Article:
What's good for CME is good for Broadway in Chicago | Bleader

What's good for CME is good for Broadway in Chicago

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Last Friday afternoon, when Governor Quinn quietly signed into law the tax-break ransom ostensibly keeping Sears and CME in Illinois, he also threw a bone to Broadway in Chicago.

BIC, which has a near-total monopoly on commercial theater in the Loop, looks to be the sole beneficiary of a pioneering live-theater tax credit that will reward shows for either (a) hanging around longer than eight weeks or (b) going from here to Broadway.(As far as I can tell, the only other state moved to enact something similar is Louisiana.)

Broadway in Chicago president Lou Raizin has been casting an envious eye on the subsidy Illinois hands out to movie-makers for years now—and lobbying to get the same kind of incentive for his operation.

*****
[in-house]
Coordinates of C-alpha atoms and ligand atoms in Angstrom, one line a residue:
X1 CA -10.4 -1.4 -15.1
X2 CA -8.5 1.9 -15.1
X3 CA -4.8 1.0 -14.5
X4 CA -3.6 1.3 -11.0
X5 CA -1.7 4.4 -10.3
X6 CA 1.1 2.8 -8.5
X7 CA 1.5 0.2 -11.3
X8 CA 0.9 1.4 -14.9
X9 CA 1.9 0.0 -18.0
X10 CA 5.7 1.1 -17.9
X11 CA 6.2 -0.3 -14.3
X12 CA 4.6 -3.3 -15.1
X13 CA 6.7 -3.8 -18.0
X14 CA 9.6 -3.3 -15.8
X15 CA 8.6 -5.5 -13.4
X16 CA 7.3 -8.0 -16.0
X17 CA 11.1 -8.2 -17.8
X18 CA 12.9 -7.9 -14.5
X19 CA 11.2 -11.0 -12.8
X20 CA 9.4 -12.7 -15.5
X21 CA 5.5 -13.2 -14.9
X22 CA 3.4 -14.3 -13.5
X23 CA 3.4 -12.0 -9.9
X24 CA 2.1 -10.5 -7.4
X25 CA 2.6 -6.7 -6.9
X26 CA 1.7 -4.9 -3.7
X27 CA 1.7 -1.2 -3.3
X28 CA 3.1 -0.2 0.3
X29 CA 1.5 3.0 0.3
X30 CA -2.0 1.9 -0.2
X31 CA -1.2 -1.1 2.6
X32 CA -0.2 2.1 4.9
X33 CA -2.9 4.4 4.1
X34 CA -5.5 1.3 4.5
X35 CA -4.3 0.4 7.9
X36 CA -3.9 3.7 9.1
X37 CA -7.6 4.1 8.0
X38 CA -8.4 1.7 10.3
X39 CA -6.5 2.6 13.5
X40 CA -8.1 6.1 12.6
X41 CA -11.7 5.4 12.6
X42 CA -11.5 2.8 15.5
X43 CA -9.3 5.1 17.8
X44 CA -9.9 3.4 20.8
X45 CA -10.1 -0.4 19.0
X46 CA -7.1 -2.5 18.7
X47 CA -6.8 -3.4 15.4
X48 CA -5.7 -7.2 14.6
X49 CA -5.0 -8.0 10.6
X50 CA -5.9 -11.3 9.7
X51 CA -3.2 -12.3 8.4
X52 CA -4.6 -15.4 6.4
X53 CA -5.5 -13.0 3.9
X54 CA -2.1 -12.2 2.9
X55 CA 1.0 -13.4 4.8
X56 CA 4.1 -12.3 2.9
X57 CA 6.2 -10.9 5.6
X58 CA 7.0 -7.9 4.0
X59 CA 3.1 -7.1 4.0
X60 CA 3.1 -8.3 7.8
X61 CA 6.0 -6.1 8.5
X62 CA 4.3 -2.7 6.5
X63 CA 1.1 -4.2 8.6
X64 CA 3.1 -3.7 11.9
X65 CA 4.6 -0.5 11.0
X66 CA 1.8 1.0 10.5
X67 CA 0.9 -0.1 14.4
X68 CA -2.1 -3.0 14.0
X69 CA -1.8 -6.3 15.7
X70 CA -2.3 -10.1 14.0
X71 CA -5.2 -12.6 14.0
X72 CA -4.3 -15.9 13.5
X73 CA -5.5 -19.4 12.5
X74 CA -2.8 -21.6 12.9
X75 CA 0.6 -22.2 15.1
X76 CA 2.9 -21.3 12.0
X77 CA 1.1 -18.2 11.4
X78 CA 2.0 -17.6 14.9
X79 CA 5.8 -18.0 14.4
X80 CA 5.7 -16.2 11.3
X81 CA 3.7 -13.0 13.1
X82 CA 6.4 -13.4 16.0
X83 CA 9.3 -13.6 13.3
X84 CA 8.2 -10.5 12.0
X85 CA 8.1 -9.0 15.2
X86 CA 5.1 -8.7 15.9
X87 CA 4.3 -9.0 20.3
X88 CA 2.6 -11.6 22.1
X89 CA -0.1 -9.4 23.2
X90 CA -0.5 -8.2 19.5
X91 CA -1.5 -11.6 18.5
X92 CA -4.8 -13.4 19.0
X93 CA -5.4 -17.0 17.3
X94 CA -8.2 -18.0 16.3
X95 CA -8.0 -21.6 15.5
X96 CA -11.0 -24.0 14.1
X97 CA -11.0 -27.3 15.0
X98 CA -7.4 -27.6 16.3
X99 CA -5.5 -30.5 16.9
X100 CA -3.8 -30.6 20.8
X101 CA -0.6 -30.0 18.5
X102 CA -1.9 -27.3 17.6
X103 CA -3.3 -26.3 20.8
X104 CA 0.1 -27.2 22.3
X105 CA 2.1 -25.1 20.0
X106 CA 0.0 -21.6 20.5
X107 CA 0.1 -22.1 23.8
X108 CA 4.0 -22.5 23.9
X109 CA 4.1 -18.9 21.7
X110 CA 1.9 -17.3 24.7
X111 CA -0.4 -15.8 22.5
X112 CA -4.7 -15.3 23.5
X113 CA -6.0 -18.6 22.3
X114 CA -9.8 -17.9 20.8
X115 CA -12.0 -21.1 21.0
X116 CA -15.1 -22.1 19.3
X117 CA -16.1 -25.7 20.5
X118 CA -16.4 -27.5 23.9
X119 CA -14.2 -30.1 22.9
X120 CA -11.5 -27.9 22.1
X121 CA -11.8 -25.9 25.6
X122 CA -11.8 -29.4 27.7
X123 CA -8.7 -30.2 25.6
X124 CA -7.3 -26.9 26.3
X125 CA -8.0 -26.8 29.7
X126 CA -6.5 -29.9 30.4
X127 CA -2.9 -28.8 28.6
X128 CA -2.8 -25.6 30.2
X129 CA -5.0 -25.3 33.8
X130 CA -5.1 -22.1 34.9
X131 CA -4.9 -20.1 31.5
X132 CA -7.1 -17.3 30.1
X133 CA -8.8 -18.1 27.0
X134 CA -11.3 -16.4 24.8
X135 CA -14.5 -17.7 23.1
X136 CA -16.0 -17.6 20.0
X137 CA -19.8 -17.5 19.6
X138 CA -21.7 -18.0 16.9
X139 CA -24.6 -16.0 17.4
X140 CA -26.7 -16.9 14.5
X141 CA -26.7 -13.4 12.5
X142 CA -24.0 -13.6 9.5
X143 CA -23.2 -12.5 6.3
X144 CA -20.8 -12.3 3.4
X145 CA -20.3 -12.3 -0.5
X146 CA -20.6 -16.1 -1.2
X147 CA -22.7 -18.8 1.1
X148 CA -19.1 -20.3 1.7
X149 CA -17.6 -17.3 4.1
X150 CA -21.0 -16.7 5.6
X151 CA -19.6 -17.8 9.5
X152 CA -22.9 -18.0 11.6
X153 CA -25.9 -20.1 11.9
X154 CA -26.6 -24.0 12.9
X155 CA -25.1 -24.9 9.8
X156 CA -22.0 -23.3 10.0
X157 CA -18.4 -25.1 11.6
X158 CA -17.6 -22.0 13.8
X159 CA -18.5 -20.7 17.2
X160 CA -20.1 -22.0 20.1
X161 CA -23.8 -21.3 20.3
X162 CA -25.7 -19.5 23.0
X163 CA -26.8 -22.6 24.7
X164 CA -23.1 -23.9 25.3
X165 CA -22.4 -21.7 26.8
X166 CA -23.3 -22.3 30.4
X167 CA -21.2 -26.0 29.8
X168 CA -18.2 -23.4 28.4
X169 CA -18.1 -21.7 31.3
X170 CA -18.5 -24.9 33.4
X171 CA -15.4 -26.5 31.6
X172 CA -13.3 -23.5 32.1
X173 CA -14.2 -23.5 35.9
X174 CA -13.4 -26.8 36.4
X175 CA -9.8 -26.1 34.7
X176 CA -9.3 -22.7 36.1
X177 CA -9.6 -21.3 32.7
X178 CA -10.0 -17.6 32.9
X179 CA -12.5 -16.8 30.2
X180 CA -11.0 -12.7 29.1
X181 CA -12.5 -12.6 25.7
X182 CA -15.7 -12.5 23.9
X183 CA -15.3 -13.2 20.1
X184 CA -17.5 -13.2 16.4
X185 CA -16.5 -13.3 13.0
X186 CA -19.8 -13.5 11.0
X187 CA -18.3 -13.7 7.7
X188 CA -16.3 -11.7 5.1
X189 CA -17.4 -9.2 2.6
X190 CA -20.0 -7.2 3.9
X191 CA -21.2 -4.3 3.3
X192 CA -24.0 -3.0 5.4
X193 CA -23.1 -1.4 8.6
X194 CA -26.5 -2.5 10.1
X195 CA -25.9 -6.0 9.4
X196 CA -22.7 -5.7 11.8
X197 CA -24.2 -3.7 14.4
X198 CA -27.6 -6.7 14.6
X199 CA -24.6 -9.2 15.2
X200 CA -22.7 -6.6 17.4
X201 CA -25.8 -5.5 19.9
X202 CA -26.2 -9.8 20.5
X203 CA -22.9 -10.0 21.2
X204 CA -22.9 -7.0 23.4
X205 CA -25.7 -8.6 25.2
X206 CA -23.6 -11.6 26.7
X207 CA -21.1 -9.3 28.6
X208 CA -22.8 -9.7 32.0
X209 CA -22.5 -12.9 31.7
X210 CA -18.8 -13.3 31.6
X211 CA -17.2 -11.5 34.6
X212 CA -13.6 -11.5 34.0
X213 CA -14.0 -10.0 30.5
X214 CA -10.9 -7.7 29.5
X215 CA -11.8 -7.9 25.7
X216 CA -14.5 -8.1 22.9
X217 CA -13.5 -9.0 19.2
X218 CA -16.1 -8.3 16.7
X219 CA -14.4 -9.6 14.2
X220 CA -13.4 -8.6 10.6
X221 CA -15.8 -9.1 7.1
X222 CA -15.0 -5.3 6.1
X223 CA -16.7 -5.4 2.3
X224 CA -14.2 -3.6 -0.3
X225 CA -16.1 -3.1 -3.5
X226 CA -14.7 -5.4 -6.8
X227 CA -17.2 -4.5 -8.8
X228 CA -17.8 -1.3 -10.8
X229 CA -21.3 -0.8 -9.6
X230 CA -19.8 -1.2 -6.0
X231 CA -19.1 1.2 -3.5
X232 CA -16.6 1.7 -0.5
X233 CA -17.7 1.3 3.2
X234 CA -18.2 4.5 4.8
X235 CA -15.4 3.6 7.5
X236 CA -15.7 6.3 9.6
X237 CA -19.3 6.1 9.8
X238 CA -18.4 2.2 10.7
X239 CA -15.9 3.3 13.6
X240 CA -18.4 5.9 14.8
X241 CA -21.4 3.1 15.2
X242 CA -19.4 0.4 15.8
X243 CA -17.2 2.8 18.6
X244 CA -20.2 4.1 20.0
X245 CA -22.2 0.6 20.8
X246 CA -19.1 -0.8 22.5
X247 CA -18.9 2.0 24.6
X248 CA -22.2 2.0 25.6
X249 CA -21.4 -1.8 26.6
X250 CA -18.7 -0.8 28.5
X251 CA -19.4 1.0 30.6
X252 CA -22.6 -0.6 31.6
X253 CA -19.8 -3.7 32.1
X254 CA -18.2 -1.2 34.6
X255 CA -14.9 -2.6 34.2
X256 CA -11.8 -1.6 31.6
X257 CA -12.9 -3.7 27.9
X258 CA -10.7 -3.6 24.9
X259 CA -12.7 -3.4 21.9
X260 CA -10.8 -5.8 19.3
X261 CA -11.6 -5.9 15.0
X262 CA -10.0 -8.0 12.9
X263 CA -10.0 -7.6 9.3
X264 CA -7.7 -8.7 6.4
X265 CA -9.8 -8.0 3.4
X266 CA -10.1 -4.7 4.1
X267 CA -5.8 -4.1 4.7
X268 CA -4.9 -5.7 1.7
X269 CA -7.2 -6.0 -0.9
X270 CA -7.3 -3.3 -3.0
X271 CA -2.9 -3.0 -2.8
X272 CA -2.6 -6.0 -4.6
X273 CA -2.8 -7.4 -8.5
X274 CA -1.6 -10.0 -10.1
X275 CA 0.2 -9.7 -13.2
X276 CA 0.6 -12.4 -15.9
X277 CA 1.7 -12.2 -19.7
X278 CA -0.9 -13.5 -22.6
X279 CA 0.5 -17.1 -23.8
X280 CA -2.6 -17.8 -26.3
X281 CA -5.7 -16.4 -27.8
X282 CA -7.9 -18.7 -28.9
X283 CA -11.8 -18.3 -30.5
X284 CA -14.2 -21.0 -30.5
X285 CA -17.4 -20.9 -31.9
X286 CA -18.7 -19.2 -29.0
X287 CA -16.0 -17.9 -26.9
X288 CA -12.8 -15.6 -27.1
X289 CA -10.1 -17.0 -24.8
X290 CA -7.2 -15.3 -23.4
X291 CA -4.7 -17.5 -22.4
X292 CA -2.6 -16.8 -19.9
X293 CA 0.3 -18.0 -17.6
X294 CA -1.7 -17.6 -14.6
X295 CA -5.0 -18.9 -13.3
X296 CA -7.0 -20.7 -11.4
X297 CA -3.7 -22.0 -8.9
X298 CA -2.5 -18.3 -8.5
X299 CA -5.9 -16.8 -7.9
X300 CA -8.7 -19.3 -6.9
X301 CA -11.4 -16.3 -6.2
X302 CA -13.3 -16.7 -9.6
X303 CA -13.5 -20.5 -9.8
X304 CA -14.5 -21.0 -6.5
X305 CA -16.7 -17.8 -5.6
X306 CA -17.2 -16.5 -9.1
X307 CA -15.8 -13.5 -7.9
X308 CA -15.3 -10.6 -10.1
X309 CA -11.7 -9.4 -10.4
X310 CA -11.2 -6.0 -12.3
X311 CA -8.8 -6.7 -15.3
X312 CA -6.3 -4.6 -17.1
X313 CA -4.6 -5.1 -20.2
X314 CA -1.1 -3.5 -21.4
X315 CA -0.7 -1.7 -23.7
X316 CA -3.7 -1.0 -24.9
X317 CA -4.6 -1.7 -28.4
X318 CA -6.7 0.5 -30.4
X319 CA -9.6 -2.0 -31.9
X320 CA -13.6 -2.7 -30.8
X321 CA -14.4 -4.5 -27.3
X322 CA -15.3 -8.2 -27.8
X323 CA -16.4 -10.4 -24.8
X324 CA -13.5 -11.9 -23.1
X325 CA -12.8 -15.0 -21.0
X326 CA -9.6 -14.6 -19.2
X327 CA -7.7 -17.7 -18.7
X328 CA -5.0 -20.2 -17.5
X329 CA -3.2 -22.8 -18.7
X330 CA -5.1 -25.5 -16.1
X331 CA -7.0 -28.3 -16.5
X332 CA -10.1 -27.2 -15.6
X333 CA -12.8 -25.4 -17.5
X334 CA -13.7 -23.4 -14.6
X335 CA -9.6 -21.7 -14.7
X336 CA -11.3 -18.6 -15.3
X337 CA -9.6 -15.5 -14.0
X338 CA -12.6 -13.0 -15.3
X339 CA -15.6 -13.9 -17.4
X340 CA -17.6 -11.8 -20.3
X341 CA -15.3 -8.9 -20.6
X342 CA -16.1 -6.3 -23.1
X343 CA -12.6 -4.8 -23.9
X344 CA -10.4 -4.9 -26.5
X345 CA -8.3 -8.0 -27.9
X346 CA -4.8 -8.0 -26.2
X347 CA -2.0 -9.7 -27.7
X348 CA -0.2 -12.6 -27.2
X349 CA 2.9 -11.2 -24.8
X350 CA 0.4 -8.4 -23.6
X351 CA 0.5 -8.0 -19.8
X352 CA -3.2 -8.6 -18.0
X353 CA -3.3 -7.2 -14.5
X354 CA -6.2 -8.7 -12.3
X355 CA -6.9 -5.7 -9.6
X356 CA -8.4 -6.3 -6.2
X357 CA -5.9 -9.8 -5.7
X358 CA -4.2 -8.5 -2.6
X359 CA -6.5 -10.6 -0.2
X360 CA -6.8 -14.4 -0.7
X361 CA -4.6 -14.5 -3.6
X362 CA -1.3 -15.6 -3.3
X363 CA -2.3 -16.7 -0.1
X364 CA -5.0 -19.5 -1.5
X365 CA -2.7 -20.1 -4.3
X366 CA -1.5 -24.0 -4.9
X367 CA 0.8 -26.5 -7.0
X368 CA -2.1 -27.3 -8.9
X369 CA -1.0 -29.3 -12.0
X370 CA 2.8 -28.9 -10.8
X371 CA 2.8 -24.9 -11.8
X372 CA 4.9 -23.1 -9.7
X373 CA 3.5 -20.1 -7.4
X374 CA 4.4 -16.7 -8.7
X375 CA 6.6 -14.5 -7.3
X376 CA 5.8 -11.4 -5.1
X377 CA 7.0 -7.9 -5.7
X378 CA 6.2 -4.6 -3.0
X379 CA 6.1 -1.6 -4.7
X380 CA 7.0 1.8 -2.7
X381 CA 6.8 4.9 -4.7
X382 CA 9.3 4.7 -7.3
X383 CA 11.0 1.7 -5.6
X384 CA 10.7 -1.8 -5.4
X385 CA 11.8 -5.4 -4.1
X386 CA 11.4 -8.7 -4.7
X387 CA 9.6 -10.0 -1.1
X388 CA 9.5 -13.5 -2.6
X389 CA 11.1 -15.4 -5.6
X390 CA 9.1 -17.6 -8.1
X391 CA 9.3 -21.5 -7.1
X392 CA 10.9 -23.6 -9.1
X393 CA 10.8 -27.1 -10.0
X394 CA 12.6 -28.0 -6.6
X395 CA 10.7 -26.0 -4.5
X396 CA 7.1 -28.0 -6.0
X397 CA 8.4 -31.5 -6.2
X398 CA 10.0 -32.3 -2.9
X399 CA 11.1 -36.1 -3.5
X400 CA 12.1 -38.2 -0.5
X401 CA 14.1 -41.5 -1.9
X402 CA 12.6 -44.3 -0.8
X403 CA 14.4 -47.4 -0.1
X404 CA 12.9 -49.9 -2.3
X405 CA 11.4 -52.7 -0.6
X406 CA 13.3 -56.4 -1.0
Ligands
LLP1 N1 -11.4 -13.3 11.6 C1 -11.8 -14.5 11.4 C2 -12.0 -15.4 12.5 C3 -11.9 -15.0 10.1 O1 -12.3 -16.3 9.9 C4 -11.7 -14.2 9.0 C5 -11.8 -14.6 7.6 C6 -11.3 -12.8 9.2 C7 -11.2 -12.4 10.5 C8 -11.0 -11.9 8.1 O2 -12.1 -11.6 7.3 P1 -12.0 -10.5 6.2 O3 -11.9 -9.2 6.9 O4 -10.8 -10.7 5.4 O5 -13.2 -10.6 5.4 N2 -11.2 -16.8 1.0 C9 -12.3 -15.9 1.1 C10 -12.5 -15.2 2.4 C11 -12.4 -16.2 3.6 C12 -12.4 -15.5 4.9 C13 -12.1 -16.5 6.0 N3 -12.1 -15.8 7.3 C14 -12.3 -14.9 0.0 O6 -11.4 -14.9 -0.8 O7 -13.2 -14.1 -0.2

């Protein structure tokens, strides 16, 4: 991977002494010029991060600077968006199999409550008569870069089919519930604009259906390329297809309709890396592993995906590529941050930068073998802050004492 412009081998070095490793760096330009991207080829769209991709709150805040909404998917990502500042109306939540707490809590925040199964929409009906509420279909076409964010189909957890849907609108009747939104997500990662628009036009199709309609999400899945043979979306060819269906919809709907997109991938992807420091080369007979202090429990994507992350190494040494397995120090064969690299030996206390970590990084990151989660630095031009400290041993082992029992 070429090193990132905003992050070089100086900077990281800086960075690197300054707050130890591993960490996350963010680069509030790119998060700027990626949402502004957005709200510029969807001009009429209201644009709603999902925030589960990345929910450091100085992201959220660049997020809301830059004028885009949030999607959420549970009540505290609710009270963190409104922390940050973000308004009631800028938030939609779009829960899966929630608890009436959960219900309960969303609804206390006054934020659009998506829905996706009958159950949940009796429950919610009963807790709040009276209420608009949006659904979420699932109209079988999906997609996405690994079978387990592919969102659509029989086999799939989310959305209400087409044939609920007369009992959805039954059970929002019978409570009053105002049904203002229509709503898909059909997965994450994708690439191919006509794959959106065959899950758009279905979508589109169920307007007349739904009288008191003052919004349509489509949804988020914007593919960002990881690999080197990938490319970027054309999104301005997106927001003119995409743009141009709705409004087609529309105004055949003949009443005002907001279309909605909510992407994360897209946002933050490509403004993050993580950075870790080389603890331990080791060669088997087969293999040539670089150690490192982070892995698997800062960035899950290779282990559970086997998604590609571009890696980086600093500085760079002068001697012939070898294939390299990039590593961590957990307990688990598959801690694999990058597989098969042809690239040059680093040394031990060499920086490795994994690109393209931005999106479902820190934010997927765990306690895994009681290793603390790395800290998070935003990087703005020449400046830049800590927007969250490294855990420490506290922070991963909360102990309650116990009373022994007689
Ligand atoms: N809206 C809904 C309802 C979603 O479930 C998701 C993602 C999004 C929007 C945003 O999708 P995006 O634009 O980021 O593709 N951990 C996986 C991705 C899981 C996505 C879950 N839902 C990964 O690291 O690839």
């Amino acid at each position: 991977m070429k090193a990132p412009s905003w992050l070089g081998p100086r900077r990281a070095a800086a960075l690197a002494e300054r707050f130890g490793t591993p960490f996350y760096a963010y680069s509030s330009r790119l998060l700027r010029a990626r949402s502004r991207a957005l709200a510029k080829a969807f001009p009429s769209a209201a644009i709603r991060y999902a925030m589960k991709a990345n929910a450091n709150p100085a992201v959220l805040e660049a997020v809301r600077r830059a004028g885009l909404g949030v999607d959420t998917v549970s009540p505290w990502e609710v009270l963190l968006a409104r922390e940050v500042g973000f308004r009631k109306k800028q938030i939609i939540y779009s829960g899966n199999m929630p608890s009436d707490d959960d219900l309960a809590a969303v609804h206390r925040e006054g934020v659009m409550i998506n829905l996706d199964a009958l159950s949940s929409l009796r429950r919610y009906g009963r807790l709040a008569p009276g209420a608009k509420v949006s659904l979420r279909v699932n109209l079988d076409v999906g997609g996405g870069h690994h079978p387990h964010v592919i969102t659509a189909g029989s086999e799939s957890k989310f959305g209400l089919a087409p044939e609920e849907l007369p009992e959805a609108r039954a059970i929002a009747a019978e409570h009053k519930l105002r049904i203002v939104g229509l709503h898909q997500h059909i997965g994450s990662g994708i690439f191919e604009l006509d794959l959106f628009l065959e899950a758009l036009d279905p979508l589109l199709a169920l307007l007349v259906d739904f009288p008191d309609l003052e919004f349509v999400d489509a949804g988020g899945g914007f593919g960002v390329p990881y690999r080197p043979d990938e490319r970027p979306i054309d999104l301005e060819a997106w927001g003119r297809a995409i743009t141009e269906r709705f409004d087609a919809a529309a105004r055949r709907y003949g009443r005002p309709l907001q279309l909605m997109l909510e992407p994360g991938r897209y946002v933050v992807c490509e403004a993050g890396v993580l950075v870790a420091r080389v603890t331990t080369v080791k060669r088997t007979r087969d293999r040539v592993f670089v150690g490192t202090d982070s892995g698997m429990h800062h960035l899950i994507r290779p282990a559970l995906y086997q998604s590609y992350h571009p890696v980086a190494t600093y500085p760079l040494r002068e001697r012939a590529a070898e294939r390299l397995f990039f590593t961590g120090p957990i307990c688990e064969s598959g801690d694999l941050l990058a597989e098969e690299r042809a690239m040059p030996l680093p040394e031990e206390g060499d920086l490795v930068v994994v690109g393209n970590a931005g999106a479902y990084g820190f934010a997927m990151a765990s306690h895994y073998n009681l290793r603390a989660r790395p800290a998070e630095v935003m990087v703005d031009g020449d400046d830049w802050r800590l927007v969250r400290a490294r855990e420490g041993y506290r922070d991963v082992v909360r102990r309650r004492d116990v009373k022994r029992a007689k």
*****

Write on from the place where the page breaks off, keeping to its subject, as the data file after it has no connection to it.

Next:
According to the state, the film industry spent $161 million in Illinois last year. The Illinois Film Tax Credit amounts to a 30 percent rebate on those expenses (the tax credit is a salable commodity), plus another 15 percent diversity incentive on qualifying wages.

The live theater version, so far, is a drop in the bucket, apparently capped at an annual total of $2.5 million (the wording is dicey). It pays 20 percent on production and labor costs (including national advertising), plus an additional 15 percent on qualifying labor if there's a "good faith effort" at hiring minorities.

Raizin claims that the "addition of one year to a long-run show could generate an economic output to the city and state of over $500 million, attracting more than 800,000 people with more than 42% coming from out of market."

Now all they have to do in Springfield is legislate another "Wicked."

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